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In 2008, Jeff Digel, who had spent most of his career in real estate finance and development, met Patrick Moore. Patrick was looking for a site for a tuition-free school for boys from underserved families in the Hartford area. Moore wanted to provide students with a strong academic foundation that would enable them to attend private and parochial schools, and ultimately attend college. He also wanted to focus on teaching the importance of living lives of character and integrity, and in service to others. Moore shared his vision with Digel, who embraced the idea.


Together, Digel and Moore co-founded Covenant Preparatory School. Through his extensive network of friends and business connections, Digel helped locate a site, provided the initial startup capital, raised an additional $1 million from donors, established the board of directors, and served as the first chairman of the board.


As a tribute to Digel’s support for Covenant, an anonymous donor has created the Jeff Digel Memorial Endowment Fund for the Benefit of Covenant Preparatory School at the Hartford Foundation for Public Giving. The fund will support Covenant Preparatory School’s operating expenses.


“One of the main catalysts for Jeff’s co-founding of Covenant Prep was educational inequality,” the donor said. “He was focused on the contrast between public education in the suburbs as opposed to inner cities and rural areas. His vision was to make access to high quality education more available. After helping establish Covenant Prep, one of Jeff’s major concerns was sustainability. This endowment represents another step forward in strengthening Covenant Prep’s foundation and continuing Jeff’s legacy.”


Mark Niland was a close friend of Digel and a former member of the Covenant Prep Board of Directors. Niland discussed the fact that while Digel was the main source of Covenant’s initial seed capital and was an unstinting fundraiser, was keenly aware of the financial challenges of starting up a tuition-free independent school and achieving fiscal stability.  One strategy that Niland and Digel often discussed was the creation of a permanent endowment to have some level of certainty around the investment income it would contribute to operating revenues. However, the concern was that since it was difficult enough to raise sufficient funds to meet our operating expenses, the potential unintended consequence of an effort to fund an endowment might translate into a shortfall in our operating revenues.  In 2016, when the Hartford Foundation allowed individuals and organizations to establish relatively small permanent endowments, a few Covenant supporters funded an endowment for the benefit of the school with an initial principal balance of $10,000.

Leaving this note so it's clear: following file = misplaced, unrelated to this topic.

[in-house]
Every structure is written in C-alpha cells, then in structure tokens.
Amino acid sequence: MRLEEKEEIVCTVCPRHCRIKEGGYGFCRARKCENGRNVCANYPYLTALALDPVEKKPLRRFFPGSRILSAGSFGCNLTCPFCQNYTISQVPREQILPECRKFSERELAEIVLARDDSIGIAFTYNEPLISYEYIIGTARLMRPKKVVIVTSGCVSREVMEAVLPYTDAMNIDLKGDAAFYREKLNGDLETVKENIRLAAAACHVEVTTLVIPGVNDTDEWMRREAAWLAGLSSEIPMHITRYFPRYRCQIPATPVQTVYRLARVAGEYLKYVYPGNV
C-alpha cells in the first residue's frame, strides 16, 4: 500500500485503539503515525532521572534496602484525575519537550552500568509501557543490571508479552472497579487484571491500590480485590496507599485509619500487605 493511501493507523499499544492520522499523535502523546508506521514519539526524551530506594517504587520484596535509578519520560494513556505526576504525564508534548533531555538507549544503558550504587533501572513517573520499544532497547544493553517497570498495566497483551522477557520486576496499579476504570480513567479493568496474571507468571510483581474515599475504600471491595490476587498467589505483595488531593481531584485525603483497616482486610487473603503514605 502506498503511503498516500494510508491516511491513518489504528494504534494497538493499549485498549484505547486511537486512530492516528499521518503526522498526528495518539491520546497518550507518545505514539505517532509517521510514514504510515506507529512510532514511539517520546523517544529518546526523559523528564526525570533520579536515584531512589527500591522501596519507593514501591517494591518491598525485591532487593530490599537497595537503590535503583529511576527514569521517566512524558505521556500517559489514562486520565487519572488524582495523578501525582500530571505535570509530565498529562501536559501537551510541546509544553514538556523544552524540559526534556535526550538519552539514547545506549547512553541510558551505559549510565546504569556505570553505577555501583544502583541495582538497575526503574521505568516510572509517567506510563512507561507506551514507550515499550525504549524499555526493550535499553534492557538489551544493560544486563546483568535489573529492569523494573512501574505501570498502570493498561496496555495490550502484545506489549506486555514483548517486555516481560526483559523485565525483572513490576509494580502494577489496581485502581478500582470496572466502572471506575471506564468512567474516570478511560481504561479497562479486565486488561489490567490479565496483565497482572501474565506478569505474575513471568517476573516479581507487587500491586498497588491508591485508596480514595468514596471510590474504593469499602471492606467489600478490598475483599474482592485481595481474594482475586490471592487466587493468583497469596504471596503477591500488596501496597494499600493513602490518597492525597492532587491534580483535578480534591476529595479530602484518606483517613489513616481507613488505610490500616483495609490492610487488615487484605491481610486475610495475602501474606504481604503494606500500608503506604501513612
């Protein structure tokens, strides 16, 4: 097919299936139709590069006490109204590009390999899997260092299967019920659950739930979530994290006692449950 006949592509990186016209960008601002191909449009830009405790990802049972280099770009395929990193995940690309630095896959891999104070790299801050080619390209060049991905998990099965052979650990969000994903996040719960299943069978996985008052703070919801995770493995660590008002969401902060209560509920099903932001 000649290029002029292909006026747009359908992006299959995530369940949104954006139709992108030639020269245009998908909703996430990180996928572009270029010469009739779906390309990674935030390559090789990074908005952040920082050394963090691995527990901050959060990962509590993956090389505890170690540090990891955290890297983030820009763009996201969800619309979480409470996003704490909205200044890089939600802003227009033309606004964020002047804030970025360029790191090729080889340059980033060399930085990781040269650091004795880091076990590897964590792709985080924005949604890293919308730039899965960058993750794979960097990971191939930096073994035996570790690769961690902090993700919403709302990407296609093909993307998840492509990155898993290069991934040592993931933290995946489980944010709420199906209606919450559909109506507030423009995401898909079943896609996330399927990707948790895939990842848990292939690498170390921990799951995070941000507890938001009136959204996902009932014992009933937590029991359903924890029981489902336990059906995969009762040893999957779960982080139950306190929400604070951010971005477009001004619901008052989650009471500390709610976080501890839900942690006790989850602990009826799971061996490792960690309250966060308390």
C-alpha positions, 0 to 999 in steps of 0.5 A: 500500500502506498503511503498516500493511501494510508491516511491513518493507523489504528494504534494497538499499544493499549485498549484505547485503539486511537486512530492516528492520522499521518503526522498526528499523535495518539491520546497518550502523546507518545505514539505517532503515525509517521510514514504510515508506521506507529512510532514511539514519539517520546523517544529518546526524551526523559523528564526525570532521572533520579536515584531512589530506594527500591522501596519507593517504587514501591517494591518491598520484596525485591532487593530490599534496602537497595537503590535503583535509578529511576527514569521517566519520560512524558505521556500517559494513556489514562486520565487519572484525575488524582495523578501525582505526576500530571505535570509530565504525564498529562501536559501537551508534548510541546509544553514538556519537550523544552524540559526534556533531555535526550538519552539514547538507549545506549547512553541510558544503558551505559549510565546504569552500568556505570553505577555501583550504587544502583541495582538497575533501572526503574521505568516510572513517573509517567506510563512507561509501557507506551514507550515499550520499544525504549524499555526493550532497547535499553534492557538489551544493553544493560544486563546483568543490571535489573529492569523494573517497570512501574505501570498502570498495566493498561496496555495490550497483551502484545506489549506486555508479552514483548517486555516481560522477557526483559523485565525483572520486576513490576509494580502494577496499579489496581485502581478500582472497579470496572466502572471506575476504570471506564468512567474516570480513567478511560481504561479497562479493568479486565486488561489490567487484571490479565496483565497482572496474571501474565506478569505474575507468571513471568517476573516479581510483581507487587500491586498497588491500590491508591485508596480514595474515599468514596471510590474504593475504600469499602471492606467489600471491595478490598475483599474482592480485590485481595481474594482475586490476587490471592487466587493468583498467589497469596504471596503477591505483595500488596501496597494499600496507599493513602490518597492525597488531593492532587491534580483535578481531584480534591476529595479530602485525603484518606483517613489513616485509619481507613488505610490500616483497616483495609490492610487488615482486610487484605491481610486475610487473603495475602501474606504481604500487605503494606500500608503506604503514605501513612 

“The idea has been that, at a minimum, the “miracle of compound interest” would enable the fund to grow over the years, while also providing a vehicle for Covenant supporters in a position to do so, to make a gift in addition to their historical annual support to ensure the school’s financial sustainability,” Niland said. “Now, thanks to the generous support of this anonymous donor a truly transformative endowment has been established adding to the existing endowment.  The current spending policy on the newly created endowment in Jeff’s memory will cover the bulk of the fixed expenses for one month of our operations and encourage Jeff’s many friends who are supporters of the school to learn how they might best support this ongoing effort.”


The Hartford Foundation for Public Giving is the community foundation for Hartford and 28 surrounding towns. Through partnerships, the Foundation seeks to strengthen communities in Greater Hartford by putting philanthropy in action to dismantle structural racism and achieve equity in social and economic mobility. Made possible by the gifts of generous individuals, families and organizations, the Foundation has awarded grants of more than $849 million since its founding in 1925. For more information, visit or call 860-548-1888.